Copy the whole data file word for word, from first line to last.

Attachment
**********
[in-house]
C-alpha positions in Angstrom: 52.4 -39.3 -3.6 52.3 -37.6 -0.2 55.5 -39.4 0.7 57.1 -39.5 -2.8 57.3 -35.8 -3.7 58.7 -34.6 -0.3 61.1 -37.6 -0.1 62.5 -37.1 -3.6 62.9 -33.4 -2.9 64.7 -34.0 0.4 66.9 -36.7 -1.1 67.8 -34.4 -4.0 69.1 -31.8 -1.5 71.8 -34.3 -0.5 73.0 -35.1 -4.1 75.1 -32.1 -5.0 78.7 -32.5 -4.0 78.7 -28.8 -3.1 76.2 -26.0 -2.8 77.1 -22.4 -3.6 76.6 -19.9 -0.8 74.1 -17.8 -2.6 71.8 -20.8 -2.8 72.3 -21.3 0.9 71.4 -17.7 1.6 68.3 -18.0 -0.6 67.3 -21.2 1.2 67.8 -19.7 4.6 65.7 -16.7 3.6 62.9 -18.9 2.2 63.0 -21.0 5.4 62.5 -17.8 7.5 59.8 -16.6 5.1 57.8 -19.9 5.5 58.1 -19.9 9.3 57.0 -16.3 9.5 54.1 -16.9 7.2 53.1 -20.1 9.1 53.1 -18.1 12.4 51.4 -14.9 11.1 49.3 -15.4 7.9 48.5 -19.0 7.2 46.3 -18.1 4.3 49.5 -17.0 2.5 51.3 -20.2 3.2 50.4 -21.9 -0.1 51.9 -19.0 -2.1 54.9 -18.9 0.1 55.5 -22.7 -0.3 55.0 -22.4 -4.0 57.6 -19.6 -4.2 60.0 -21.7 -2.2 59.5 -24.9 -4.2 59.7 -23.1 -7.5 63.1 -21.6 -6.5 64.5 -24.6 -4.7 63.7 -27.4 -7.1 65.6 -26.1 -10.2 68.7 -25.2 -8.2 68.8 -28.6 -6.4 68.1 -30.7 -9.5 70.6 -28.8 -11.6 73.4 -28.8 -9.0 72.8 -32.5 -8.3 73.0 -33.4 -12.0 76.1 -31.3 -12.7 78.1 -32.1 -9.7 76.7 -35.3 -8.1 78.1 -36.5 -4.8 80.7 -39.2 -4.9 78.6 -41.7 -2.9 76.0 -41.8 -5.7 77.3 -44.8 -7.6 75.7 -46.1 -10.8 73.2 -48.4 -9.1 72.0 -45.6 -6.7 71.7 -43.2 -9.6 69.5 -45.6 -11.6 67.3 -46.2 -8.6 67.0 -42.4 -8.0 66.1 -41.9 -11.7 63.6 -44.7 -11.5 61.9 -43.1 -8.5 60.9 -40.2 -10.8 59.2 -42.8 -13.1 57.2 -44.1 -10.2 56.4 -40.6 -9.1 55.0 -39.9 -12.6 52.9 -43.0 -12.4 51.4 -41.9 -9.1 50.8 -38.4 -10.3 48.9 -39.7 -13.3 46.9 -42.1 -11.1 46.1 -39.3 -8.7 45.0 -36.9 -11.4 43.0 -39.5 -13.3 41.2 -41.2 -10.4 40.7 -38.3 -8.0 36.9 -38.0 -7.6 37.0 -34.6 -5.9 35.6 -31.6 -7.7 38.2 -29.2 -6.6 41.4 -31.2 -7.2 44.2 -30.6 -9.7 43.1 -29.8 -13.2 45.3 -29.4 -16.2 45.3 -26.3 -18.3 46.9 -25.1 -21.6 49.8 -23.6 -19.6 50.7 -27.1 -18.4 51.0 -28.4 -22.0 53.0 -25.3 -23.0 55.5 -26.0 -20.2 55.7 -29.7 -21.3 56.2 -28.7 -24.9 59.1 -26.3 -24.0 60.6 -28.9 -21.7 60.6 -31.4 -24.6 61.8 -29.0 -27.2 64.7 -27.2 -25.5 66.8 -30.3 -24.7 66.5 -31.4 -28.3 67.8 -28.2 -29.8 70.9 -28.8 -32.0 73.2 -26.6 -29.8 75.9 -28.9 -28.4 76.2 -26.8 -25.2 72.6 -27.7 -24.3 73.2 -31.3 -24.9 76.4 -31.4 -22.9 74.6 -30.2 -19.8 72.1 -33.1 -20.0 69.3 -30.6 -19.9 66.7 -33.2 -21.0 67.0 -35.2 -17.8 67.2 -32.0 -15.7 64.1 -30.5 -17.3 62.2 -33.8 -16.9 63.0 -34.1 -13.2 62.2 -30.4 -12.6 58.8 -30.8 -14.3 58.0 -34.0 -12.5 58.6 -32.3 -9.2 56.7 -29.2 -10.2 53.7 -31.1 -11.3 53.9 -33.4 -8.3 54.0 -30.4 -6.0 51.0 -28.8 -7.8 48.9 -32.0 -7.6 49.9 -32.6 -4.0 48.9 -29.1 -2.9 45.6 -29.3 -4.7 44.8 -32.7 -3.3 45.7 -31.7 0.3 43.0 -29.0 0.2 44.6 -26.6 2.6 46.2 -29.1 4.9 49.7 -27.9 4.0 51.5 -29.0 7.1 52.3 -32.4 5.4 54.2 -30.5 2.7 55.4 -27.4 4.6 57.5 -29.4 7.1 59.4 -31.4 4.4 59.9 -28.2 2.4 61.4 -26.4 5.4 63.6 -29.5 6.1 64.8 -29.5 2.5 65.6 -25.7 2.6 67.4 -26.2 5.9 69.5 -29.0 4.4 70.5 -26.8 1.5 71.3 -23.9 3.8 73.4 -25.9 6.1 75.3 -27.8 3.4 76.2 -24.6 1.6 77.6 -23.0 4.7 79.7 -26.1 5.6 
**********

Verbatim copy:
[in-house]
C-alpha positions in Angstrom: 52.4 -39.3 -3.6 52.3 -37.6 -0.2 55.5 -39.4 0.7 57.1 -39.5 -2.8 57.3 -35.8 -3.7 58.7 -34.6 -0.3 61.1 -37.6 -0.1 62.5 -37.1 -3.6 62.9 -33.4 -2.9 64.7 -34.0 0.4 66.9 -36.7 -1.1 67.8 -34.4 -4.0 69.1 -31.8 -1.5 71.8 -34.3 -0.5 73.0 -35.1 -4.1 75.1 -32.1 -5.0 78.7 -32.5 -4.0 78.7 -28.8 -3.1 76.2 -26.0 -2.8 77.1 -22.4 -3.6 76.6 -19.9 -0.8 74.1 -17.8 -2.6 71.8 -20.8 -2.8 72.3 -21.3 0.9 71.4 -17.7 1.6 68.3 -18.0 -0.6 67.3 -21.2 1.2 67.8 -19.7 4.6 65.7 -16.7 3.6 62.9 -18.9 2.2 63.0 -21.0 5.4 62.5 -17.8 7.5 59.8 -16.6 5.1 57.8 -19.9 5.5 58.1 -19.9 9.3 57.0 -16.3 9.5 54.1 -16.9 7.2 53.1 -20.1 9.1 53.1 -18.1 12.4 51.4 -14.9 11.1 49.3 -15.4 7.9 48.5 -19.0 7.2 46.3 -18.1 4.3 49.5 -17.0 2.5 51.3 -20.2 3.2 50.4 -21.9 -0.1 51.9 -19.0 -2.1 54.9 -18.9 0.1 55.5 -22.7 -0.3 55.0 -22.4 -4.0 57.6 -19.6 -4.2 60.0 -21.7 -2.2 59.5 -24.9 -4.2 59.7 -23.1 -7.5 63.1 -21.6 -6.5 64.5 -24.6 -4.7 63.7 -27.4 -7.1 65.6 -26.1 -10.2 68.7 -25.2 -8.2 68.8 -28.6 -6.4 68.1 -30.7 -9.5 70.6 -28.8 -11.6 73.4 -28.8 -9.0 72.8 -32.5 -8.3 73.0 -33.4 -12.0 76.1 -31.3 -12.7 78.1 -32.1 -9.7 76.7 -35.3 -8.1 78.1 -36.5 -4.8 80.7 -39.2 -4.9 78.6 -41.7 -2.9 76.0 -41.8 -5.7 77.3 -44.8 -7.6 75.7 -46.1 -10.8 73.2 -48.4 -9.1 72.0 -45.6 -6.7 71.7 -43.2 -9.6 69.5 -45.6 -11.6 67.3 -46.2 -8.6 67.0 -42.4 -8.0 66.1 -41.9 -11.7 63.6 -44.7 -11.5 61.9 -43.1 -8.5 60.9 -40.2 -10.8 59.2 -42.8 -13.1 57.2 -44.1 -10.2 56.4 -40.6 -9.1 55.0 -39.9 -12.6 52.9 -43.0 -12.4 51.4 -41.9 -9.1 50.8 -38.4 -10.3 48.9 -39.7 -13.3 46.9 -42.1 -11.1 46.1 -39.3 -8.7 45.0 -36.9 -11.4 43.0 -39.5 -13.3 41.2 -41.2 -10.4 40.7 -38.3 -8.0 36.9 -38.0 -7.6 37.0 -34.6 -5.9 35.6 -31.6 -7.7 38.2 -29.2 -6.6 41.4 -31.2 -7.2 44.2 -30.6 -9.7 43.1 -29.8 -13.2 45.3 -29.4 -16.2 45.3 -26.3 -18.3 46.9 -25.1 -21.6 49.8 -23.6 -19.6 50.7 -27.1 -18.4 51.0 -28.4 -22.0 53.0 -25.3 -23.0 55.5 -26.0 -20.2 55.7 -29.7 -21.3 56.2 -28.7 -24.9 59.1 -26.3 -24.0 60.6 -28.9 -21.7 60.6 -31.4 -24.6 61.8 -29.0 -27.2 64.7 -27.2 -25.5 66.8 -30.3 -24.7 66.5 -31.4 -28.3 67.8 -28.2 -29.8 70.9 -28.8 -32.0 73.2 -26.6 -29.8 75.9 -28.9 -28.4 76.2 -26.8 -25.2 72.6 -27.7 -24.3 73.2 -31.3 -24.9 76.4 -31.4 -22.9 74.6 -30.2 -19.8 72.1 -33.1 -20.0 69.3 -30.6 -19.9 66.7 -33.2 -21.0 67.0 -35.2 -17.8 67.2 -32.0 -15.7 64.1 -30.5 -17.3 62.2 -33.8 -16.9 63.0 -34.1 -13.2 62.2 -30.4 -12.6 58.8 -30.8 -14.3 58.0 -34.0 -12.5 58.6 -32.3 -9.2 56.7 -29.2 -10.2 53.7 -31.1 -11.3 53.9 -33.4 -8.3 54.0 -30.4 -6.0 51.0 -28.8 -7.8 48.9 -32.0 -7.6 49.9 -32.6 -4.0 48.9 -29.1 -2.9 45.6 -29.3 -4.7 44.8 -32.7 -3.3 45.7 -31.7 0.3 43.0 -29.0 0.2 44.6 -26.6 2.6 46.2 -29.1 4.9 49.7 -27.9 4.0 51.5 -29.0 7.1 52.3 -32.4 5.4 54.2 -30.5 2.7 55.4 -27.4 4.6 57.5 -29.4 7.1 59.4 -31.4 4.4 59.9 -28.2 2.4 61.4 -26.4 5.4 63.6 -29.5 6.1 64.8 -29.5 2.5 65.6 -25.7 2.6 67.4 -26.2 5.9 69.5 -29.0 4.4 70.5 -26.8 1.5 71.3 -23.9 3.8 73.4 -25.9 6.1 75.3 -27.8 3.4 76.2 -24.6 1.6 77.6 -23.0 4.7 79.7 -26.1 5.6 